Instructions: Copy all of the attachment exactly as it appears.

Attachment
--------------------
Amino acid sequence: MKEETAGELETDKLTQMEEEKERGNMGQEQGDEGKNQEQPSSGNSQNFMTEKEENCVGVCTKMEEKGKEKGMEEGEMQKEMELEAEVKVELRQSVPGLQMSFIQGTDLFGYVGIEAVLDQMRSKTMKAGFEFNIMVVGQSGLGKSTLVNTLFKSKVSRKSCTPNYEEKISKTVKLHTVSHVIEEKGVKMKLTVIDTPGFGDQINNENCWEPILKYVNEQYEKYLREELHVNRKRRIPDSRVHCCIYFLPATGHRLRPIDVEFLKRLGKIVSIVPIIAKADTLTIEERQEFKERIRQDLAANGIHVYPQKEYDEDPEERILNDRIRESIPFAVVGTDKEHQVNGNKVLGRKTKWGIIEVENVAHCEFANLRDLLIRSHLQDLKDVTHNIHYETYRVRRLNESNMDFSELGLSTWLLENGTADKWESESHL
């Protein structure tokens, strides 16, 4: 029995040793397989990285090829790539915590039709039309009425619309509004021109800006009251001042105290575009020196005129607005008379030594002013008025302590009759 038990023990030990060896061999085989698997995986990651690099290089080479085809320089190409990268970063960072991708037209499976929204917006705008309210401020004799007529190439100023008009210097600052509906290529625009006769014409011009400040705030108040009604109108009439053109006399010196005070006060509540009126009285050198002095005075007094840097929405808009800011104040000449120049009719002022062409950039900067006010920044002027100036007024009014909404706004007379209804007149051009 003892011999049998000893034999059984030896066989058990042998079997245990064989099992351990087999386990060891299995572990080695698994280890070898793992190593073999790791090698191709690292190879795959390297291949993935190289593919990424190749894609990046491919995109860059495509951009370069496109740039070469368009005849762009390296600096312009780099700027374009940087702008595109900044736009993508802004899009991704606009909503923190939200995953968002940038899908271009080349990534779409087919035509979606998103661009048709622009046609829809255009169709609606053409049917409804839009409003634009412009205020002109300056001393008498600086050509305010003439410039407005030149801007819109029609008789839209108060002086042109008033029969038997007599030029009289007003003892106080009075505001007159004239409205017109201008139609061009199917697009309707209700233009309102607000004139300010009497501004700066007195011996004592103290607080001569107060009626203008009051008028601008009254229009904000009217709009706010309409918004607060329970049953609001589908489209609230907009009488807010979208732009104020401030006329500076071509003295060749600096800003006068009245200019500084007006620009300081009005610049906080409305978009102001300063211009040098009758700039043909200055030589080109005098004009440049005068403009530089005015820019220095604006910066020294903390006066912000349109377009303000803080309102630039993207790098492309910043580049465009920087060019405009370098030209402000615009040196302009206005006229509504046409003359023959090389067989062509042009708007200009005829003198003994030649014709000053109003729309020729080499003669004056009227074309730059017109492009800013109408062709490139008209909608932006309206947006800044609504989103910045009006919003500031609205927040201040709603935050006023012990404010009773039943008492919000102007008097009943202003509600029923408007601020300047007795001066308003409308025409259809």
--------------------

Amino acid sequence: MKEETAGELETDKLTQMEEEKERGNMGQEQGDEGKNQEQPSSGNSQNFMTEKEENCVGVCTKMEEKGKEKGMEEGEMQKEMELEAEVKVELRQSVPGLQMSFIQGTDLFGYVGIEAVLDQMRSKTMKAGFEFNIMVVGQSGLGKSTLVNTLFKSKVSRKSCTPNYEEKISKTVKLHTVSHVIEEKGVKMKLTVIDTPGFGDQINNENCWEPILKYVNEQYEKYLREELHVNRKRRIPDSRVHCCIYFLPATGHRLRPIDVEFLKRLGKIVSIVPIIAKADTLTIEERQEFKERIRQDLAANGIHVYPQKEYDEDPEERILNDRIRESIPFAVVGTDKEHQVNGNKVLGRKTKWGIIEVENVAHCEFANLRDLLIRSHLQDLKDVTHNIHYETYRVRRLNESNMDFSELGLSTWLLENGTADKWESESHL
């Protein structure tokens, strides 16, 4: 029995040793397989990285090829790539915590039709039309009425619309509004021109800006009251001042105290575009020196005129607005008379030594002013008025302590009759 038990023990030990060896061999085989698997995986990651690099290089080479085809320089190409990268970063960072991708037209499976929204917006705008309210401020004799007529190439100023008009210097600052509906290529625009006769014409011009400040705030108040009604109108009439053109006399010196005070006060509540009126009285050198002095005075007094840097929405808009800011104040000449120049009719002022062409950039900067006010920044002027100036007024009014909404706004007379209804007149051009 003892011999049998000893034999059984030896066989058990042998079997245990064989099992351990087999386990060891299995572990080695698994280890070898793992190593073999790791090698191709690292190879795959390297291949993935190289593919990424190749894609990046491919995109860059495509951009370069496109740039070469368009005849762009390296600096312009780099700027374009940087702008595109900044736009993508802004899009991704606009909503923190939200995953968002940038899908271009080349990534779409087919035509979606998103661009048709622009046609829809255009169709609606053409049917409804839009409003634009412009205020002109300056001393008498600086050509305010003439410039407005030149801007819109029609008789839209108060002086042109008033029969038997007599030029009289007003003892106080009075505001007159004239409205017109201008139609061009199917697009309707209700233009309102607000004139300010009497501004700066007195011996004592103290607080001569107060009626203008009051008028601008009254229009904000009217709009706010309409918004607060329970049953609001589908489209609230907009009488807010979208732009104020401030006329500076071509003295060749600096800003006068009245200019500084007006620009300081009005610049906080409305978009102001300063211009040098009758700039043909200055030589080109005098004009440049005068403009530089005015820019220095604006910066020294903390006066912000349109377009303000803080309102630039993207790098492309910043580049465009920087060019405009370098030209402000615009040196302009206005006229509504046409003359023959090389067989062509042009708007200009005829003198003994030649014709000053109003729309020729080499003669004056009227074309730059017109492009800013109408062709490139008209909608932006309206947006800044609504989103910045009006919003500031609205927040201040709603935050006023012990404010009773039943008492919000102007008097009943202003509600029923408007601020300047007795001066308003409308025409259809």